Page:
Jon Dunn/FIELD NOTES

The Carpodacus Finches

The Western Tanager, June 1976

Carpodacus-Finches-illustration-by-mary-ellen-pereya 

Illustration by Mary Ellen Pereya

The three species of Carpodacus finches—the Cassin's the Purple, and the House Finch—have caused numerous problems in field identification. While the species generally occupy their own separate niches, they overlap enough to cause considerable confusion, particularly during the winter. Van Remsen has written an excellent article on the identification of the Cassin's and Purple Finch (Colorado Field Ornithologist, No. 25) and much of the material that follows was drawn from that source.

By far the most widespread of the three finches is the ubiquitous House Finch, occurring everywhere in Southern California except the dense montane forests. The male's face and head are a fairly bright reddish color (sometimes orange or yellow), with conspicuous streaking throughout the underparts. The female is a plain brownish color with uniform streaking underneath. Both sexes have a square-cut or slightly rounded tail.

The Purple Finch is considerably less numerous than the House Finch, but the species is fairly common during the breeding season on the coastal slope of the mountains. In the northern part of our region the birds may even be found nesting close to sea level—in very moist coastal canyons. During winter their occurrence is irregular: some winters they are common in the lowlands, and in others they are almost absent. The Purple Finch has a larger, thicker bill than the House Finch, and it also has a distinctly notched tail (as does the Cassin's). The female is a darker, more contrasty bird than the female House Finch, with a very dark brown ear patch, bordered by a pale superciliary. The streaking underneath is also much heavier and darker than on the House Finch, and the pale whitish belly contrasts sharply with the flank streaking. The male Purple Finch has an overall more extensive and richer burgundy color, and it lacks prominent streaking on the underparts (though there may be faint streaking along the flanks). Both the Cassin's and the Purple Finch fly in a more undulating manner (like a goldfinch), while the House Finch has a more direct flight. The flight note of the Purple Finch, a Redwing-like pit, is very unlike the notes of the House Finch. When perched, the Purple Finch frequently gives a musical chu-will-ee note that is more patterned than the random notes of the House Finch. The song is also louder and richer than that of the latter species.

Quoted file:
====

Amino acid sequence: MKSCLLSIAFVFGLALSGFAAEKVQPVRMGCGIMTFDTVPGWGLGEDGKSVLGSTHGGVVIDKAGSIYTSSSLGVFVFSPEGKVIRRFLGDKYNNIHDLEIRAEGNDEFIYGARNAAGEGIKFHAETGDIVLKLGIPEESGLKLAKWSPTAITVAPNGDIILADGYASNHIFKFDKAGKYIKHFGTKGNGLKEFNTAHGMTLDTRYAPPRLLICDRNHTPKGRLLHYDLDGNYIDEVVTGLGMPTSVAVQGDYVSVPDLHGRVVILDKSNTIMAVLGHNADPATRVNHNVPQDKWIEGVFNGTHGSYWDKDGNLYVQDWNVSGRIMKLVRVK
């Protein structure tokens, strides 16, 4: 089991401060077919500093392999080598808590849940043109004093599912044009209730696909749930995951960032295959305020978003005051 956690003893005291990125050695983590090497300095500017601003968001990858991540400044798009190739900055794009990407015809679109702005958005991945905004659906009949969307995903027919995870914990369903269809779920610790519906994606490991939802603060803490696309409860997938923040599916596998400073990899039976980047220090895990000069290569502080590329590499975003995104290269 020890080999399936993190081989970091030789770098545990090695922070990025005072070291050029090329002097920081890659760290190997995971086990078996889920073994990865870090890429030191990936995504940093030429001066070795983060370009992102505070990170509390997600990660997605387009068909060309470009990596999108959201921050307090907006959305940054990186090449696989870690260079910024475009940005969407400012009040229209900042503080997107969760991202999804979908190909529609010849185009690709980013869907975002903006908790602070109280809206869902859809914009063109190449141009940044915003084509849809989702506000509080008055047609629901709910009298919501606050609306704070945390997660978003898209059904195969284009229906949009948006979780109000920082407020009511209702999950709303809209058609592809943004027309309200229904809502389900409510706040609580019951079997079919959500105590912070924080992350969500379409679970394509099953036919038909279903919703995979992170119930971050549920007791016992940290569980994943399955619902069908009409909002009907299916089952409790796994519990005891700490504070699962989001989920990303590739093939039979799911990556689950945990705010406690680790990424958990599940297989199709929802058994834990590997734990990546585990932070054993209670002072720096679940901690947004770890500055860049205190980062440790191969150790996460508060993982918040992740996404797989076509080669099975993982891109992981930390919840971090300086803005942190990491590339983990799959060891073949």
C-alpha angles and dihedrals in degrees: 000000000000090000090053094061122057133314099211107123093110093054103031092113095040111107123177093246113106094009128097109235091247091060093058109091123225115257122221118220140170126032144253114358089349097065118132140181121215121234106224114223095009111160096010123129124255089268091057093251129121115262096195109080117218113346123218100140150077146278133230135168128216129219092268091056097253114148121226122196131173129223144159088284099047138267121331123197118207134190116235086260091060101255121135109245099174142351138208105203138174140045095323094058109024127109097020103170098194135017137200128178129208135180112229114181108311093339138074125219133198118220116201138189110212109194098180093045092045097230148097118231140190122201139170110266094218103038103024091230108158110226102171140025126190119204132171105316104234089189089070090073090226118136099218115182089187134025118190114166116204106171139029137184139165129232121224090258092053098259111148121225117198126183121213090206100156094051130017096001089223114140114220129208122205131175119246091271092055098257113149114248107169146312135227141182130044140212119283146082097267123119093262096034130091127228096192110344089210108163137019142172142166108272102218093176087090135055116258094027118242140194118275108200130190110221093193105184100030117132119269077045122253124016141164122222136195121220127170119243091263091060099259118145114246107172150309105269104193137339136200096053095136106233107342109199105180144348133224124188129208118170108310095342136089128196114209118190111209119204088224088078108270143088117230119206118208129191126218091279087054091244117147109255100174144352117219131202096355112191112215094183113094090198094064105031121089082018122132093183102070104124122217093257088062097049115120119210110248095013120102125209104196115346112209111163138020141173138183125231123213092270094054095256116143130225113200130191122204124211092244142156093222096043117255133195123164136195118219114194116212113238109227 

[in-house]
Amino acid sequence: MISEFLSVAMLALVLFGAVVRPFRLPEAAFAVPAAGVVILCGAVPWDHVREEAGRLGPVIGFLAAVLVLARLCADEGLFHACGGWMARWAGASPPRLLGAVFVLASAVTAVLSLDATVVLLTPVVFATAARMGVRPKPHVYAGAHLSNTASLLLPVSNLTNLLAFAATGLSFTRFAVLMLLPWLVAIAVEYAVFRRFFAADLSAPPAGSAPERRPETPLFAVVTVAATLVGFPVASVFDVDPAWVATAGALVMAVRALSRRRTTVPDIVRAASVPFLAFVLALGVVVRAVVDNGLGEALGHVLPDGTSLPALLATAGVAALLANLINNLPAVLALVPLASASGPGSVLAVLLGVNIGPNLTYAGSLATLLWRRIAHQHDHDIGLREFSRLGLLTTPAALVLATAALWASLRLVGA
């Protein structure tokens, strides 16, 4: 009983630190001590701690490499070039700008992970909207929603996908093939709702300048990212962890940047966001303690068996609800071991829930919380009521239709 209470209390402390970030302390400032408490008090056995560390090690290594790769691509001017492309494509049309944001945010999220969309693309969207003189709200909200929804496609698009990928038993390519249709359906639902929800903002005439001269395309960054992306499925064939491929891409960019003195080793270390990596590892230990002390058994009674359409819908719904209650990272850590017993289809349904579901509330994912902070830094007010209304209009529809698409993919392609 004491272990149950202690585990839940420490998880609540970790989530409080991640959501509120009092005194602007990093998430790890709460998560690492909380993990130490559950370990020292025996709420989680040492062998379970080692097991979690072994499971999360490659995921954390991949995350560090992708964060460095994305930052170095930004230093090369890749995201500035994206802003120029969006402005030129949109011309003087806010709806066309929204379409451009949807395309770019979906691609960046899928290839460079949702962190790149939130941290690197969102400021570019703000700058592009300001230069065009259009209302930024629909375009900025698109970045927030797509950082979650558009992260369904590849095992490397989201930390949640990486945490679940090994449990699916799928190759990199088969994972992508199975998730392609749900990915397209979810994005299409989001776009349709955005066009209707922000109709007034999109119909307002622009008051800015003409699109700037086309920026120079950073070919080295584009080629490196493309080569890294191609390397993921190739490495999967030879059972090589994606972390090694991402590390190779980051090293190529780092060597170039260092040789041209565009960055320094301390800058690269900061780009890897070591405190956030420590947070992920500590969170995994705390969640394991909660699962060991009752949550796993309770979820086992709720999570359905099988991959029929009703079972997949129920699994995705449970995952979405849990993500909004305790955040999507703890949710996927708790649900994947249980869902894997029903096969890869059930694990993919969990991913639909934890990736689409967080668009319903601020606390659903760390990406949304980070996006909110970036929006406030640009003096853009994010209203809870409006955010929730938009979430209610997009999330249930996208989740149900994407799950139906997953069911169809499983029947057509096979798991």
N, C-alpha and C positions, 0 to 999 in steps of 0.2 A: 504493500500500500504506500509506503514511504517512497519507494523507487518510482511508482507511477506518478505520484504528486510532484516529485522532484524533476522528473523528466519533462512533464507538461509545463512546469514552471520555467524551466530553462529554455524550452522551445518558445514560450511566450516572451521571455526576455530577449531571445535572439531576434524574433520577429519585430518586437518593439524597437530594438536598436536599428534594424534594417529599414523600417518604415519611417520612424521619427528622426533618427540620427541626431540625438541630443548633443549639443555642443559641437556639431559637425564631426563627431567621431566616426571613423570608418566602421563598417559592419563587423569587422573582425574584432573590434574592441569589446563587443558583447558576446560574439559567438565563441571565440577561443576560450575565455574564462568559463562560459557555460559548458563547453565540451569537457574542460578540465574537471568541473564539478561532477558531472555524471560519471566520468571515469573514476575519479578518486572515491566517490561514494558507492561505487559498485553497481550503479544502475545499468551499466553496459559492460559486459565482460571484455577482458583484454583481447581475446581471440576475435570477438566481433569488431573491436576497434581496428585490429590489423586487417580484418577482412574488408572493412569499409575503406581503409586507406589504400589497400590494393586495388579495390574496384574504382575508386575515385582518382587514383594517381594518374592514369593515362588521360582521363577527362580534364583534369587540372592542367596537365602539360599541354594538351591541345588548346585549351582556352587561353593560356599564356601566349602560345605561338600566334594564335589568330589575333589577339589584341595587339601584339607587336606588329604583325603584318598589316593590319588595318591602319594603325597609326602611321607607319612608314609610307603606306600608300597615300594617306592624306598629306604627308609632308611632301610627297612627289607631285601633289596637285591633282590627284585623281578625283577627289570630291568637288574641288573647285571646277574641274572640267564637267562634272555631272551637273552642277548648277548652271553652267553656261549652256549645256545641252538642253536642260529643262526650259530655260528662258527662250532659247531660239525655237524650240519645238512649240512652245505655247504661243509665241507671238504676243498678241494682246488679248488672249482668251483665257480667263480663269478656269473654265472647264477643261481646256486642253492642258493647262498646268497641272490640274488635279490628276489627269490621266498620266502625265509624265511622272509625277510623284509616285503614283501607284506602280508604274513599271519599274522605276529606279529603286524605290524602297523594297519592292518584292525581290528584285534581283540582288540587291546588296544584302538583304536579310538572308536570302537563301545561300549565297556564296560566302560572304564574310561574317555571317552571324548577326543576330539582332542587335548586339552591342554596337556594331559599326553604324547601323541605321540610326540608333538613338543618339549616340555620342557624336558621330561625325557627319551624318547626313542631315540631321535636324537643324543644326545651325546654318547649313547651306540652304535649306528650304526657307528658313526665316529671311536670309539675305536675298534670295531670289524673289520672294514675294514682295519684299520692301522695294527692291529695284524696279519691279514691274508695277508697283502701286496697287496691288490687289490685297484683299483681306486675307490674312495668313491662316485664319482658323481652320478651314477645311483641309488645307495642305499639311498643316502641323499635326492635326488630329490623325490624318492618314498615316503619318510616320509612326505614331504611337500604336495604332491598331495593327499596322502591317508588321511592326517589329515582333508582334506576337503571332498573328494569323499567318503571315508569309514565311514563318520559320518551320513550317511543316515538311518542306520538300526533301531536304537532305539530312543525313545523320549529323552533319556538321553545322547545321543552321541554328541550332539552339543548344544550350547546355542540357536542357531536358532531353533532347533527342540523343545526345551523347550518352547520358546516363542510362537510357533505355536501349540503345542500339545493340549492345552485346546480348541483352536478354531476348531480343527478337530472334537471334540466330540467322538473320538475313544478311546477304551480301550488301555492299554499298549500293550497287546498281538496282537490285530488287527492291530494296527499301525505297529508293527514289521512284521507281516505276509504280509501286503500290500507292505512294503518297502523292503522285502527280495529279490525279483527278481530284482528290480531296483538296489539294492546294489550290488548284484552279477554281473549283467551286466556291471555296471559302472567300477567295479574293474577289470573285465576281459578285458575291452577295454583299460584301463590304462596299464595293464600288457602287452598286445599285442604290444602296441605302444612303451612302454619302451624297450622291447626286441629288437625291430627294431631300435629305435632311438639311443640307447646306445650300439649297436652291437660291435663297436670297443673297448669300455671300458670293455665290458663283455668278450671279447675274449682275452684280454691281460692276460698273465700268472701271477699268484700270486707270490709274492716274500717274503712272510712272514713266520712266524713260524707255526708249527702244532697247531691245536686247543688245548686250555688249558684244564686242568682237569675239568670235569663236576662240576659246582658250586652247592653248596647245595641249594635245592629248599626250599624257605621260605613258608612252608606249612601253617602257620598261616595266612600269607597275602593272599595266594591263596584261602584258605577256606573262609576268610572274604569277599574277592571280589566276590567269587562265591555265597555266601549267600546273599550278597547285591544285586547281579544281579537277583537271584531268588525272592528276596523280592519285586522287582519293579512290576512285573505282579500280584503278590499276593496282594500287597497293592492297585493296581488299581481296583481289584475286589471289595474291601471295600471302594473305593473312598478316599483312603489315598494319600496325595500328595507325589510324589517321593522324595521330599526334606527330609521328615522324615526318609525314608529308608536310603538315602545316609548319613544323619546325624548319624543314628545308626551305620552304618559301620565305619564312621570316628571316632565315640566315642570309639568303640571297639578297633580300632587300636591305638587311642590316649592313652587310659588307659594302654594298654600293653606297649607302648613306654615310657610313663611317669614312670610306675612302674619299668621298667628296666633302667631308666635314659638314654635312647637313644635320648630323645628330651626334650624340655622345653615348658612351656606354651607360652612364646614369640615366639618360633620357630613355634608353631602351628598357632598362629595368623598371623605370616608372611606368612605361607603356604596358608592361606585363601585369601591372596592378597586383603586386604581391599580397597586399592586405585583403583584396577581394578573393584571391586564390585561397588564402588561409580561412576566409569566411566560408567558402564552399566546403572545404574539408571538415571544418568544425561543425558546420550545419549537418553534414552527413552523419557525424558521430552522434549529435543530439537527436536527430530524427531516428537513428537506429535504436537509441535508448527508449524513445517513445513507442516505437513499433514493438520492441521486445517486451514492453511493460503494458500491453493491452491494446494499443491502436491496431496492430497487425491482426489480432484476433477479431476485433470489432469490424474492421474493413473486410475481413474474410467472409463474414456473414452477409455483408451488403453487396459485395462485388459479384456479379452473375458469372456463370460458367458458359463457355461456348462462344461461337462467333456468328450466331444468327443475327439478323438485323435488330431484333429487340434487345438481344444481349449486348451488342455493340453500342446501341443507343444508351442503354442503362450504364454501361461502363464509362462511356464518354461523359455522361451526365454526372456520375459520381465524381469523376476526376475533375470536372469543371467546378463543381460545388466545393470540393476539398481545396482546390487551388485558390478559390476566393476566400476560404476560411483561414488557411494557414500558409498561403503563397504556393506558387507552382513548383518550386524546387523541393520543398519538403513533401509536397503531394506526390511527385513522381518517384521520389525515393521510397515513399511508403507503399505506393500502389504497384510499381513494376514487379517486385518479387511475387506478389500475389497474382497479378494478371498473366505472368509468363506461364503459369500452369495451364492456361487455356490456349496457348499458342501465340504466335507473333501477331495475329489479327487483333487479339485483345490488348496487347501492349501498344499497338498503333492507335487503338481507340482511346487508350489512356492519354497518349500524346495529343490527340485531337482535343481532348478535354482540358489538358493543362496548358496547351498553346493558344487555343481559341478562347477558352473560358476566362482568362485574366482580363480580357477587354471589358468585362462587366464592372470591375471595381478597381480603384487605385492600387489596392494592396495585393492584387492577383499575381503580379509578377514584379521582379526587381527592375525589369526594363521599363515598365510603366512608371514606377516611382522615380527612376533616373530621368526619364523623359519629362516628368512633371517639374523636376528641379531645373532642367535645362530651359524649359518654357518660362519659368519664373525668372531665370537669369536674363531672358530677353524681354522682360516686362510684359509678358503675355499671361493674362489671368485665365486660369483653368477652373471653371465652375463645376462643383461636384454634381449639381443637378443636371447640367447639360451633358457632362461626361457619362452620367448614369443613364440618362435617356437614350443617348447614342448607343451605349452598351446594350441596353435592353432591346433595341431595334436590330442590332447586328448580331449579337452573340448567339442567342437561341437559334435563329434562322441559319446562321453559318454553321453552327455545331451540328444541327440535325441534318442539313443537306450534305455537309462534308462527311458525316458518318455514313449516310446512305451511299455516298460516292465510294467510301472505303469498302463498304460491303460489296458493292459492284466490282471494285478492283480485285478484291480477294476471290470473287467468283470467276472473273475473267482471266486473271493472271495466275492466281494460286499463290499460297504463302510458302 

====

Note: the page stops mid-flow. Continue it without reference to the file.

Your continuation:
The Cassin's Finch is restricted to the high mountains in Southern California (south through the San Jacintos to Santa Rosa Mt.). Occasionally during the winter the birds descend along the desert slopes, but they are almost accidental on the coast, and I suspect that nearly every report from the coastal lowlands is in error. The diagnostic mark that separates this species from the very similar Purple Finch is the streaked rather than plain undertail coverts (more prominent on the female). The bill of the Cassin's, while having the bulk of that of the Purple, is longer, giving it more of a siskin-like appearance. The underparts of the female Cassin's are more finely and faintly streaked, and while there is usually some indication of an ear patch, it is usually much less distinct than that of the Purple. The upperparts of the female Cassin's are of a paler grayish-brown hue (chocolate brown on the female Purple), with more distinct streaking on the back. The male Cassin's is more of a rosy-red color, and the shading is much less extensive than on the Purple Finch, giving the underparts a much paler appearance. The color is essentially confined to the cap, setting off a bright red crown that contrasts sharply with the brown nape. The back is largely a pale grayish brown with Very distinct dark brown stripes, and the rump is a dull grayish-brown. (On the Purple Finch the burgundy hue extends from the crown to the nape, and even through the back and the rump. The back streaking is also much less distinct.) The flight note of the Cassin's., a whistled che-wheet, is very unlike the pit note of the Purple, and the species is less vocal while flying than the Purple, which calls constantly in flight. The song of the Cassin's is also less rich and patterned—more like that of a goldfinch.

Originally Published Western Tanager Vol. 42 No. 9 June 1976


 

Transcribed for the Los Angeles Audubon Society (LAAS) Western Tanager "Articles from the Archives" www.laaudubon.org. July 2013 by SMC.

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